The major issue I encounter is that my ethical, professional, and legal obligations disallow me from jeopardizing patient privacy. I sometimes protect patient privacy by altering or fabricating details of their cases, but I hate to do it because I perceive myself a sort of journalist, one who should strive for truthfulness and accuracy. And so, the more unique a patient's story, the more blandly I have to write about it, because I otherwise risk jeopardizing the patient's anonymity and confidentiality. Two of my favorite medical bloggers recounted powerful patient stories, and included details that were critical to the stories but which I thought might be personally identifying. On a hunch, I searched around the internet and determined the patients' names within minutes. This is no good. I want my blog to be so discreet that a patient who read my blog wouldn't think that a story was about them. I further insulate the people I discuss by keeping my identity and location anonymous.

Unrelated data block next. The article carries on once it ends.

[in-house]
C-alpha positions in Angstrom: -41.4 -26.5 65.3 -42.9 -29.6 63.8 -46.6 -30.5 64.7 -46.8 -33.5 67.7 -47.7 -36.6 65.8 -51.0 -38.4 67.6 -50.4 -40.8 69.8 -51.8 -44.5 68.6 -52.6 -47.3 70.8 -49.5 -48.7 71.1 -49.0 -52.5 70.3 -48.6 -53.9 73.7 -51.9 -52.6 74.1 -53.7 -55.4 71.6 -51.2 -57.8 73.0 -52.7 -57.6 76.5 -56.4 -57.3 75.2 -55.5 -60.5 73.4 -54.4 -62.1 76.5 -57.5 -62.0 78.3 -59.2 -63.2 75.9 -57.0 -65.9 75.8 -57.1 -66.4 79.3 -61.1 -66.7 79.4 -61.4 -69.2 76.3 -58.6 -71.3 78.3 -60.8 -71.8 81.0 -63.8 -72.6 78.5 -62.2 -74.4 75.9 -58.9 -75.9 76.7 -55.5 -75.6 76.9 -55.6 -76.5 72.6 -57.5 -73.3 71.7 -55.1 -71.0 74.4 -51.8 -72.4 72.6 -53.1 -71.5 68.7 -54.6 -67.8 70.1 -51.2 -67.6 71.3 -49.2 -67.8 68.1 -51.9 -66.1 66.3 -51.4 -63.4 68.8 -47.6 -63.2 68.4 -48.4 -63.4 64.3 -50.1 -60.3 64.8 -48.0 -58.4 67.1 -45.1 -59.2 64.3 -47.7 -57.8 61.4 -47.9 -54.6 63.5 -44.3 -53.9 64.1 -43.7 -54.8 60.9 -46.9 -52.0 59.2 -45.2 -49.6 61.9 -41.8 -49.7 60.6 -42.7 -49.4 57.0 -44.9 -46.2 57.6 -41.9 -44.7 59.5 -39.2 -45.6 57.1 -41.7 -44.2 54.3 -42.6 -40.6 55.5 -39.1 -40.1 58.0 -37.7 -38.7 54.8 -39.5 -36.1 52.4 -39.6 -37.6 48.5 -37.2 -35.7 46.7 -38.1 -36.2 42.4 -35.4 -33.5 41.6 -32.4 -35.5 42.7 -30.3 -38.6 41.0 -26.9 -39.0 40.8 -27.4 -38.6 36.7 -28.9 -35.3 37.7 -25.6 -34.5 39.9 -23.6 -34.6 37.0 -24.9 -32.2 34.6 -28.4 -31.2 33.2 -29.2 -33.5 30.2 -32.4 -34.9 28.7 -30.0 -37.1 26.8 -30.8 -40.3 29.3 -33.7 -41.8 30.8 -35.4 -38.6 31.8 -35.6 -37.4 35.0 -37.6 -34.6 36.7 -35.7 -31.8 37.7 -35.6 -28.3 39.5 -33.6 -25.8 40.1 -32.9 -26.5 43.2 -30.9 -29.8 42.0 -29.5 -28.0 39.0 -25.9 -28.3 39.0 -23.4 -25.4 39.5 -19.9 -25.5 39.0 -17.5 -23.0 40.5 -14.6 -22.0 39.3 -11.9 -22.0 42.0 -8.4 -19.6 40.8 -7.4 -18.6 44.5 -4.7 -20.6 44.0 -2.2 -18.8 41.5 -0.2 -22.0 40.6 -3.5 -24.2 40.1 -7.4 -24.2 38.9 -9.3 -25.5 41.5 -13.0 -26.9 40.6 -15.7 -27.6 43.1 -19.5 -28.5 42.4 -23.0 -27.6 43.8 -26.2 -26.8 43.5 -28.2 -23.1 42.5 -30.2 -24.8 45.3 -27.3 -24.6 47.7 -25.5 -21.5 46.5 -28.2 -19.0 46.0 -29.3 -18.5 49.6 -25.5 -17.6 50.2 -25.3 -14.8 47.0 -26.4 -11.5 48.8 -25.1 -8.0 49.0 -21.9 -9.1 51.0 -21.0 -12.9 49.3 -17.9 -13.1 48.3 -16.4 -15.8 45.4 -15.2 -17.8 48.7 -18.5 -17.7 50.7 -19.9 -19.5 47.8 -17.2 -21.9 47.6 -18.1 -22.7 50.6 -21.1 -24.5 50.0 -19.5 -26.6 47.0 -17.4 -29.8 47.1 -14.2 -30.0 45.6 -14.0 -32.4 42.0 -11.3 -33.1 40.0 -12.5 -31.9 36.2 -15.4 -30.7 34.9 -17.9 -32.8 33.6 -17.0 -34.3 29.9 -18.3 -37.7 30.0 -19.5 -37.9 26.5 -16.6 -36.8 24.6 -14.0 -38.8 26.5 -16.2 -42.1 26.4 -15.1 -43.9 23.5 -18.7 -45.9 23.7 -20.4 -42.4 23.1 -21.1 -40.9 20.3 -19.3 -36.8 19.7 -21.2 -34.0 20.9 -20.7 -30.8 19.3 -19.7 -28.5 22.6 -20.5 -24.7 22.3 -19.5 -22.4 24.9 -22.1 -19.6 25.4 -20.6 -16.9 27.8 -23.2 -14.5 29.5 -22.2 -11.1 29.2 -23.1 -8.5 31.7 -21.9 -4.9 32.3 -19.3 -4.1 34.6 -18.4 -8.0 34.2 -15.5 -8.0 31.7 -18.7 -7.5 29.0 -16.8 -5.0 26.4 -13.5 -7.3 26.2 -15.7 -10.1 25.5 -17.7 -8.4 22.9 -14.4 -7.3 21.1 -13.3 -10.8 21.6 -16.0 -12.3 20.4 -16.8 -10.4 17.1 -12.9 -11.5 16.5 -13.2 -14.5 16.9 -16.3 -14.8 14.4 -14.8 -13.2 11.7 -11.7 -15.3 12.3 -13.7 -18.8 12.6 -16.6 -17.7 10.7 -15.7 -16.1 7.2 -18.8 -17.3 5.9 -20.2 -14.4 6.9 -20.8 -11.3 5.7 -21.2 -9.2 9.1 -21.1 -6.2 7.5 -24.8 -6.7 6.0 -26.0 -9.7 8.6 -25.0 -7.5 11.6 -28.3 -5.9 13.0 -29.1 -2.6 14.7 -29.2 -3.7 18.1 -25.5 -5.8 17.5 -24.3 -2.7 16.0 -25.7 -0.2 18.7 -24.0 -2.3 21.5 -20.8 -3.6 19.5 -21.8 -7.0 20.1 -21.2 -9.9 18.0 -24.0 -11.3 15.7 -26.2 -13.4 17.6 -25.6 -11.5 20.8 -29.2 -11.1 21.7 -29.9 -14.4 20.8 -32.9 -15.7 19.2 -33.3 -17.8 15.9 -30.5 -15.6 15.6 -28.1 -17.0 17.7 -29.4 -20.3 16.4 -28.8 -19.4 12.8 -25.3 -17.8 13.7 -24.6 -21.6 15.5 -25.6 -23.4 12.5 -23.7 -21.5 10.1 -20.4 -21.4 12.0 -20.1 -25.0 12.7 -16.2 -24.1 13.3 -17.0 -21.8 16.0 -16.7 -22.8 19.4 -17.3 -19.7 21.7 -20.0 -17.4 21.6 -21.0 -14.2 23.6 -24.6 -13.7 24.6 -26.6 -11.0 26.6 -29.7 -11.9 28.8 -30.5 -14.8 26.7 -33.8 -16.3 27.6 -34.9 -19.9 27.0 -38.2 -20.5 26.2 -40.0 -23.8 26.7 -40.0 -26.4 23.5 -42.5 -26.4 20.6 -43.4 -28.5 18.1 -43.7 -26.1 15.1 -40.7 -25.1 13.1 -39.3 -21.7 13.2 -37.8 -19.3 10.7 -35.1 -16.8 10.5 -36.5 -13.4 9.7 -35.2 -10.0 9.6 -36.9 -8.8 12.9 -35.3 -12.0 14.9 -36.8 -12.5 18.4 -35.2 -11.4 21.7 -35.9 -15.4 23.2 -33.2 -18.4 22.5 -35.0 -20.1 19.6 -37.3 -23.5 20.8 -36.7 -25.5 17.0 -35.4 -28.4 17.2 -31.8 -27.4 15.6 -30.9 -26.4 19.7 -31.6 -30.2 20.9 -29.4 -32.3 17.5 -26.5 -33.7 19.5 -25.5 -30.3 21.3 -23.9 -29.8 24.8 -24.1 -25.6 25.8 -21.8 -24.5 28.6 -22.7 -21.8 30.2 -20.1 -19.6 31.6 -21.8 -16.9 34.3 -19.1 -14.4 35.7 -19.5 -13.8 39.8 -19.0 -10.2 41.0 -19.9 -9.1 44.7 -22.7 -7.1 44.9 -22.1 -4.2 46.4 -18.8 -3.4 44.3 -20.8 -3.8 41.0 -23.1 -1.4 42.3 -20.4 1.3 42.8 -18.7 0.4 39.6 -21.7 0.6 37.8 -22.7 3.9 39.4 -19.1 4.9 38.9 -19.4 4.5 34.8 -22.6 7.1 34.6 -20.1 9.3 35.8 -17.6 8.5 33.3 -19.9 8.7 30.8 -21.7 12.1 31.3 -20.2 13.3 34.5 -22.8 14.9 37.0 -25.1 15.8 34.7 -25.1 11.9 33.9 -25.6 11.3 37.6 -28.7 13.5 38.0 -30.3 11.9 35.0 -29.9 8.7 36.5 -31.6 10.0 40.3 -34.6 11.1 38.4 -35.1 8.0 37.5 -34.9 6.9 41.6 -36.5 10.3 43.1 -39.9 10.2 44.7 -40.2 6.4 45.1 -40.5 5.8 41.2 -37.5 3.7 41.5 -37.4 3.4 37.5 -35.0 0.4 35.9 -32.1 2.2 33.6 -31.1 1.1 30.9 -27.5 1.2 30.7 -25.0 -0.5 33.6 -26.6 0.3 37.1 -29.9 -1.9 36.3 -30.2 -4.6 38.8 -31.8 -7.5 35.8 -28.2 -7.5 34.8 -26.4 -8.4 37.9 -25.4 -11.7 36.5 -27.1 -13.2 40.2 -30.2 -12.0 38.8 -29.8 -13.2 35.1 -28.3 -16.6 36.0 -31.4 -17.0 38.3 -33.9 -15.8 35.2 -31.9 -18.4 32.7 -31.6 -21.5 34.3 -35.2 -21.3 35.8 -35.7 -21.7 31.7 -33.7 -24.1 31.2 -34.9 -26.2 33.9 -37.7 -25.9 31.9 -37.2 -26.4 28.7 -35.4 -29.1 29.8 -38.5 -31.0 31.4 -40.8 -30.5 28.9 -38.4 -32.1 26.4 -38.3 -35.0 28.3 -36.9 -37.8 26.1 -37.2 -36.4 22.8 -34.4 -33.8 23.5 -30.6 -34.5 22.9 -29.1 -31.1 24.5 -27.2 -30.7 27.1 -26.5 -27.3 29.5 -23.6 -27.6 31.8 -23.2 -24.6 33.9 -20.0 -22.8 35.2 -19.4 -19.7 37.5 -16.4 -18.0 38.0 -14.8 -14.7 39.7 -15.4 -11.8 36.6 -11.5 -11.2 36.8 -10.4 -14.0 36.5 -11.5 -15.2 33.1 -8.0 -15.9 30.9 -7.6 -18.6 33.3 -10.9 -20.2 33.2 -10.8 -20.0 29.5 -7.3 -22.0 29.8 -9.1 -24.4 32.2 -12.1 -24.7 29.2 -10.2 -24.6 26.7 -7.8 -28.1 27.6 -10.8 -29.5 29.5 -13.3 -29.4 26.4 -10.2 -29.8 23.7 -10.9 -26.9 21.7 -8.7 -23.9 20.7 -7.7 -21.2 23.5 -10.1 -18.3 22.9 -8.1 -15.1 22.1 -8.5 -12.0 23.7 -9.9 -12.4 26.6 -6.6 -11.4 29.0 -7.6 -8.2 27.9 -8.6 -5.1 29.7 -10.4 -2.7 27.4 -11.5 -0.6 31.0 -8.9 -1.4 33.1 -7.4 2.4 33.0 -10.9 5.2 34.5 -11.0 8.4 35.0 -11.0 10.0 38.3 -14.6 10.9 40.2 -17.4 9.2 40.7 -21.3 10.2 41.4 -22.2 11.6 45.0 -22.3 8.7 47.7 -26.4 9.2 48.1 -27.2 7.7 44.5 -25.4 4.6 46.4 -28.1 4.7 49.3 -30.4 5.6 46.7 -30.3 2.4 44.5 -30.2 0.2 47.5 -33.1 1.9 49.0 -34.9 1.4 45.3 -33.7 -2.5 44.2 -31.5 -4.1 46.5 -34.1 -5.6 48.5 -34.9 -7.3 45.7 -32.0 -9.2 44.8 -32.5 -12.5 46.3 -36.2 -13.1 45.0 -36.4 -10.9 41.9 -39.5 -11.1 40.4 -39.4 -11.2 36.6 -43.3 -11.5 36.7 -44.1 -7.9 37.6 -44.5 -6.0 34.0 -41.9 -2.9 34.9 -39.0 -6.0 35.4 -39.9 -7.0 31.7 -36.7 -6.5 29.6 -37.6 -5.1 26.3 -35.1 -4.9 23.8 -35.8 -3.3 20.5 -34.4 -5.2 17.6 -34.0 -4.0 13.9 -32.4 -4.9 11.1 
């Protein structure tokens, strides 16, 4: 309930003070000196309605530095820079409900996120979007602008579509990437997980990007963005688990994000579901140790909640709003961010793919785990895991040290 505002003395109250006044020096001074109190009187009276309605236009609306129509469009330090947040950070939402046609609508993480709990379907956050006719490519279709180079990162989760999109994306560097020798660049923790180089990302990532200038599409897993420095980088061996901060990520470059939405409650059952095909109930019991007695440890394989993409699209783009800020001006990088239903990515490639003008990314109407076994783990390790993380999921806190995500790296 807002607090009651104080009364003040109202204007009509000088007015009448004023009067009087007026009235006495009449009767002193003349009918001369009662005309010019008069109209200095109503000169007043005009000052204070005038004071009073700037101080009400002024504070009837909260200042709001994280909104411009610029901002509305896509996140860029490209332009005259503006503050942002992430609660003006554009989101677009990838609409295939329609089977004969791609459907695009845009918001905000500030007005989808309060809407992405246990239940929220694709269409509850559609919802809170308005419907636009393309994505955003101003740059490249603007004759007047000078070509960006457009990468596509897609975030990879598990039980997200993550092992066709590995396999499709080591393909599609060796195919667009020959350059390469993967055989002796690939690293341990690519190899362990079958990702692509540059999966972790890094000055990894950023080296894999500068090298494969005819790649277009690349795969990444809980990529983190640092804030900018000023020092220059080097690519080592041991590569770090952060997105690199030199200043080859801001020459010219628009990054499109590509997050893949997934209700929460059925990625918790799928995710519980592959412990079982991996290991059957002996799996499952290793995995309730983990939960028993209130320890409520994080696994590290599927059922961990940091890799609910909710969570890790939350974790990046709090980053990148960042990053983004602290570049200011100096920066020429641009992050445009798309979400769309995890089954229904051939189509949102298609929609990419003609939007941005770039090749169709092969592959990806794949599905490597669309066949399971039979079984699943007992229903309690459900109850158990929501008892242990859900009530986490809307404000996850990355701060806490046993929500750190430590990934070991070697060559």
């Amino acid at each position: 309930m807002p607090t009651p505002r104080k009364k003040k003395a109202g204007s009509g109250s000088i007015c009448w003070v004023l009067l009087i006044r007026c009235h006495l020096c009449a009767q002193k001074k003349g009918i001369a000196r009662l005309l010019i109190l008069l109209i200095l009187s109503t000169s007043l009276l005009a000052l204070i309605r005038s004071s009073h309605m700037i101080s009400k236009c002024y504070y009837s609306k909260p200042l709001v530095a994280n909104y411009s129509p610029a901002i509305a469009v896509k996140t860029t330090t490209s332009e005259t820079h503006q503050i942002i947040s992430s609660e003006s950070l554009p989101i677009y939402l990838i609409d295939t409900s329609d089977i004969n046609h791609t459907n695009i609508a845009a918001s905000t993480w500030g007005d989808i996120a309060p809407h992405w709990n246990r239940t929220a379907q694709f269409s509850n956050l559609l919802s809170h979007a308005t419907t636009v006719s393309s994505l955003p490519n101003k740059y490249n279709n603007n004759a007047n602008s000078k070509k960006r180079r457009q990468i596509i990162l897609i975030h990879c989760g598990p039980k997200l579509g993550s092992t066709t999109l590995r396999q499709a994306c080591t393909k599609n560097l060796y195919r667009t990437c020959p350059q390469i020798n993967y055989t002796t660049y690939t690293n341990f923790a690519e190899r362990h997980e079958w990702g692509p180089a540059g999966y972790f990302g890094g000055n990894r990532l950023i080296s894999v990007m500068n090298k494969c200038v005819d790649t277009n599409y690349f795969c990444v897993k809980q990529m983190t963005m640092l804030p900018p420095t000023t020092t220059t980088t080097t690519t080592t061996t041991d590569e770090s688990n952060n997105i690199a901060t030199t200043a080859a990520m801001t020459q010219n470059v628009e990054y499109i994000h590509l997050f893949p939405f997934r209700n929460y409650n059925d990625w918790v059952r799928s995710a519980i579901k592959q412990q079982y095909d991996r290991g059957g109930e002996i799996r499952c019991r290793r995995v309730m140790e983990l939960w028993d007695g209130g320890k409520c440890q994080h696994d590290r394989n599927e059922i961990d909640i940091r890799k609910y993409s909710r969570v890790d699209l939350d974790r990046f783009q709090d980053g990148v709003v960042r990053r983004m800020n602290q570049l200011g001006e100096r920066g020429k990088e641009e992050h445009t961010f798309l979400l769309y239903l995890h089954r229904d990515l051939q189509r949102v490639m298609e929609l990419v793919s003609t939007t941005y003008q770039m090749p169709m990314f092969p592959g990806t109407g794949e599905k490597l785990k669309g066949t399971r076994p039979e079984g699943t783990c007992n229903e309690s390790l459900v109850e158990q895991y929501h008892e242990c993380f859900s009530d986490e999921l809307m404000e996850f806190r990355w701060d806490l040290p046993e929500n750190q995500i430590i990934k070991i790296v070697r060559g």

Although I find myself wanting to write about my patients, I instead write about myself, about wider societal issues, and about news stories. I think it makes my blog less compelling, in the way that a history textbook is less compelling than a good novel. Nearly two years into my blog, I'm still experimenting with the medium.